If you look at companies like Sprint PCS and T-Mobile, after ten years of operation (in T-Mobile's case including it's predecessors, obviously) they certainly were at that kind of level of coverage for the license areas they serve. Both operators had to overcome more physical hurdles than the 700MHz operators will have to - 1900MHz signals pass through buildings with much more difficulty than 700MHz signals do, and this affects both in-building and outside coverage. The real problem with most operators who have a reputation for less than perfect coverage has to do with a lack of licenses, due to the moronic PCS geographically based licensing system, where an operator could have licenses in one county but not in the next due to the luck of the draw. This, obviously, will not be an issue for a company with a national license.

      • by NateTech ( 50881 )
        Emergency Services may have light overall traffic requirements (and this changes dramatically when a REAL emergency happens), they have higher coverage needs.

        The difference in coverage needed is night and day when you compare things like rural (or even suburban) cellular networks, versus public safety radio systems.

        When the cop is knocked down by a bad guy, lying in mud next to the road, with a relatively low powered handheld radio on his down side, the antenna stuffed in the water and mud, no vehicular rep
        • If they're getting "No service", then the area isn't covered, and thus the network provider is not fulfilling their mandate. I said the operator doesn't have to worry about providing full capacity (as in, enough to cover every yakking SUV driver) to certain areas, that's not the same thing as failing to provide a usable signal.
          • by NateTech ( 50881 )
            You're missing the point. "No service" was a bad way to put it.

            "Ratty service" or "poor service" isn't ever in Public Safety radio systems. They have to fill ALL of the holes in the jurisdictional coverage area, or it's a SAFETY problem for officers, firefighters, etc.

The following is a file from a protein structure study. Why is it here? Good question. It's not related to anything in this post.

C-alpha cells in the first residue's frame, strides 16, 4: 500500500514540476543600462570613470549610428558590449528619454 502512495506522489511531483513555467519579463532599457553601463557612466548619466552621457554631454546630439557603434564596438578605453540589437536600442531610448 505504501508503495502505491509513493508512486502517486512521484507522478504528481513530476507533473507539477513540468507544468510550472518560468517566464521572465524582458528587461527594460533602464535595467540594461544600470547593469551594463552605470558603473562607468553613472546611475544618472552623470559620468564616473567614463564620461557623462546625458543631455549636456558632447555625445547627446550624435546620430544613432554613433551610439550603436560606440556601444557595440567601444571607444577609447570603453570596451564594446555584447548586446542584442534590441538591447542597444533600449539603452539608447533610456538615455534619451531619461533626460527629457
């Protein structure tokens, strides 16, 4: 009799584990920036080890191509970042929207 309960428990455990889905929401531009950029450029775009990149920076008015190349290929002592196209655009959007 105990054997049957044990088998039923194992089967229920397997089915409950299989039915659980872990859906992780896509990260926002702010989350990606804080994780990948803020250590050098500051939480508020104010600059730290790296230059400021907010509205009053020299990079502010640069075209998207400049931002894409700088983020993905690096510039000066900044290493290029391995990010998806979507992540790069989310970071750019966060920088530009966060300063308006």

How that relates to a Federal system that no one wanted anyway? No one knows... but the RF coverage mandates for Public Safety systems are far higher than cellular. Cellular drops calls.

            Public Safety can NOT drop calls if at all possible,
    • Re: (Score:2, Informative)

      Shouldn't be a problem for a big money company like Google. A lot of the equipment they would need to do that will be going at fire sale prices from television stations who will no longer need the equipment.

      No, I smell a rat. Definitely.
      • by socz ( 1057222 )
        I wondered what would happen to that equipment... and ours. When the that spectrum of bandwidth is broadcasting cellphone data what will tv's do if tuned it? Will they make funny noises? Will they blow up my tv? But really, what is expected to happen?
    • by Mikkeles ( 698461 ) on Thursday March 20, 2008 @08:58AM (#22805364)
      '75% coverage of the "license area" (for a Nationwide license) seems daunting after four years,...'

      Not really, since it is actually 75% of the population in the Nation. That's about 250M. The top 5 or 6 cities has a pop. of about 20M; the urban areas are about 80M. As a rough oestimate, it would take 50-60 cities (including the urban areas) to achieve this coverage. For flexibility in development, I would use 100 cities (with less of the surrounding urban areas) for the initial placements and expand outward from there to achieve the remaining required coverage.